A still further object of the invention is to provide a compound cyclonic flow inductor and an improved carburetor embodying the inductor which are relatively simple in construction, economical to manufacture, reliable in operation, and otherwise ideally suited to their intended purposes.

With these and other objects in view, the invention consists in the construction, arrangement, and combination of the various parts of the invention, whereby the objects contemplated are attained, as hereinafter set forth, pointed out in the appended claims, and illustrated in the accompanying drawings.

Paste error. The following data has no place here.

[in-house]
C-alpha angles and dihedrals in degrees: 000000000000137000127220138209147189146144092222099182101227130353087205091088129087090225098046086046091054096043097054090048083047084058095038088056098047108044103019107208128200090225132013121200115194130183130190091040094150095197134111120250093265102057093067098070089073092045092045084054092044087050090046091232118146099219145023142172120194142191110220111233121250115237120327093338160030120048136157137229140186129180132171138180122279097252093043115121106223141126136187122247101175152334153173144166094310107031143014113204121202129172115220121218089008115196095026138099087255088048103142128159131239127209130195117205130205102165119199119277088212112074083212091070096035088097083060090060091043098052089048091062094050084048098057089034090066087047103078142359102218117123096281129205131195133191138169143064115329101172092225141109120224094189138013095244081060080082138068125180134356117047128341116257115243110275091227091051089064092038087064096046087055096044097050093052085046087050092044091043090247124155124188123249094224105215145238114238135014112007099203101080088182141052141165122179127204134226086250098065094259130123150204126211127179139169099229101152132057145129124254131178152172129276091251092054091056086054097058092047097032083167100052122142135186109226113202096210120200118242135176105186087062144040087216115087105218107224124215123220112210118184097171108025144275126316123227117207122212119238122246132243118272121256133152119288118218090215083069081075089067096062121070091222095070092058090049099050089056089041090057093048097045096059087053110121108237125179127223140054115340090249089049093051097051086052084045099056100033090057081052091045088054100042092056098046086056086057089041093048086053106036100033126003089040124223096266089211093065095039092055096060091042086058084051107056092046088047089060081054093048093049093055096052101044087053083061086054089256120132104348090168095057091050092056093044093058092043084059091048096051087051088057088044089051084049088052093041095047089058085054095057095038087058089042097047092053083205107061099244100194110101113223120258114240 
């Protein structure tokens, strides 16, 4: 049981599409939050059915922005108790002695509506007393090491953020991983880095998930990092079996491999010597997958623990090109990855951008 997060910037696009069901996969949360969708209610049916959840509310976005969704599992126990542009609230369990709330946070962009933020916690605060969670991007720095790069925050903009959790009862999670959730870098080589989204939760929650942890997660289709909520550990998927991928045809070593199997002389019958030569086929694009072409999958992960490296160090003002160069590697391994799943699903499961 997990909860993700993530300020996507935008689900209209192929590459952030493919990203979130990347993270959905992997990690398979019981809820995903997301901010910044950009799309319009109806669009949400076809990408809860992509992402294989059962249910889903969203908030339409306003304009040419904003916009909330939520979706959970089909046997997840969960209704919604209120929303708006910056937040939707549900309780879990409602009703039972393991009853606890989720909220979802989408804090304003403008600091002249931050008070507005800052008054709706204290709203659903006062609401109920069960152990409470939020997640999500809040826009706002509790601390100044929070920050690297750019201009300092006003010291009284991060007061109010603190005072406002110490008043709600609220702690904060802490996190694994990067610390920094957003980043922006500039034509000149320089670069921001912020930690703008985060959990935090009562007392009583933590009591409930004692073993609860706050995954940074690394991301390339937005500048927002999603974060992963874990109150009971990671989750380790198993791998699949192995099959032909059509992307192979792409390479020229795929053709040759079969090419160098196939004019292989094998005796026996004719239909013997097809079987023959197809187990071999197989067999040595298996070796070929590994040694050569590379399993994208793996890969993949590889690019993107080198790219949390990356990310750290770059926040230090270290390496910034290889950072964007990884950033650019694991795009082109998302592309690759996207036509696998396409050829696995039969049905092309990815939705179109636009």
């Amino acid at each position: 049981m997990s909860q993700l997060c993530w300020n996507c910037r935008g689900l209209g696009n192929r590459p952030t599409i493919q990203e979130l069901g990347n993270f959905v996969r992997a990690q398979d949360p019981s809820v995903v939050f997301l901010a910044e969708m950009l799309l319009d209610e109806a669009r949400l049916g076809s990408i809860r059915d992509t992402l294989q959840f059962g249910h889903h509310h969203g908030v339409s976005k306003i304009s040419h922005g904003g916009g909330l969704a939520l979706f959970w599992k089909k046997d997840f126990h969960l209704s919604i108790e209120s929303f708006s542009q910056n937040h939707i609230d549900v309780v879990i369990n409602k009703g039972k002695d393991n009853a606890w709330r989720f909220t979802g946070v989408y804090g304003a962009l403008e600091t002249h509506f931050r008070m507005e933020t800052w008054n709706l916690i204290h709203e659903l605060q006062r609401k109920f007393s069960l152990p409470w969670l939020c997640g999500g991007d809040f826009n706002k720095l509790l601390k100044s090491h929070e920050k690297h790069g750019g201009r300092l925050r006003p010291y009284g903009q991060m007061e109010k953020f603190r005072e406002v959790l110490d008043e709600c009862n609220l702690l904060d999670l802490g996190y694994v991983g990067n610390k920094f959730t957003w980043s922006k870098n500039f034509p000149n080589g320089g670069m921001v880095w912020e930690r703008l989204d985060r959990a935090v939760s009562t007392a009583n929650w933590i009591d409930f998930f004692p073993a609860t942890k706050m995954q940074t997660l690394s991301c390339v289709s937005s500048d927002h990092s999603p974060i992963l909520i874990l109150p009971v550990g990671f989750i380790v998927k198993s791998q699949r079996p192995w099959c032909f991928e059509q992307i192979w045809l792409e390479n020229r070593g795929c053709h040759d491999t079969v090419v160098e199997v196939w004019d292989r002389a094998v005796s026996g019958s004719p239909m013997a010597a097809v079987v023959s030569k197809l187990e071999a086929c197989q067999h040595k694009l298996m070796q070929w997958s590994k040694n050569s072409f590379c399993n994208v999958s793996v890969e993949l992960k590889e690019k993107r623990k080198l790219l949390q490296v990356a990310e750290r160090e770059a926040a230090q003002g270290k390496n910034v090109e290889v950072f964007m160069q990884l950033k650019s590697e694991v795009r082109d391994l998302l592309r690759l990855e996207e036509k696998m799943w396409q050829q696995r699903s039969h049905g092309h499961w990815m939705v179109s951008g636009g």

Briefly, the objects of the invention are attained by providing a compound cyclonic flow inductor equipped with an outlet chamber of generally circular, transverse cross section and an inlet chamber of generally circular, transverse cross section extending tangentially from an opening at one end to the outlet chamber, adjacent one end of the latter chamber. The inductor is equipped with a fluid inlet in the opposite end of the inlet chamber and with a fluid outlet in the opposite end of the outlet chamber. The fluid inlet is arranged to impart a simple cyclonic motion to the induction fluid as the latter flows through the inlet chamber, which motion has a linear component parallel to the axis of the inlet chamber and a rotational component about the latter axis. During its flow through the outlet chamber, the fluid undergoes a compound cyclonic motion having a first rotational component about the axis of the outlet chamber and along a direction line which curves around the latter axis, and a second rotational component about said direction line.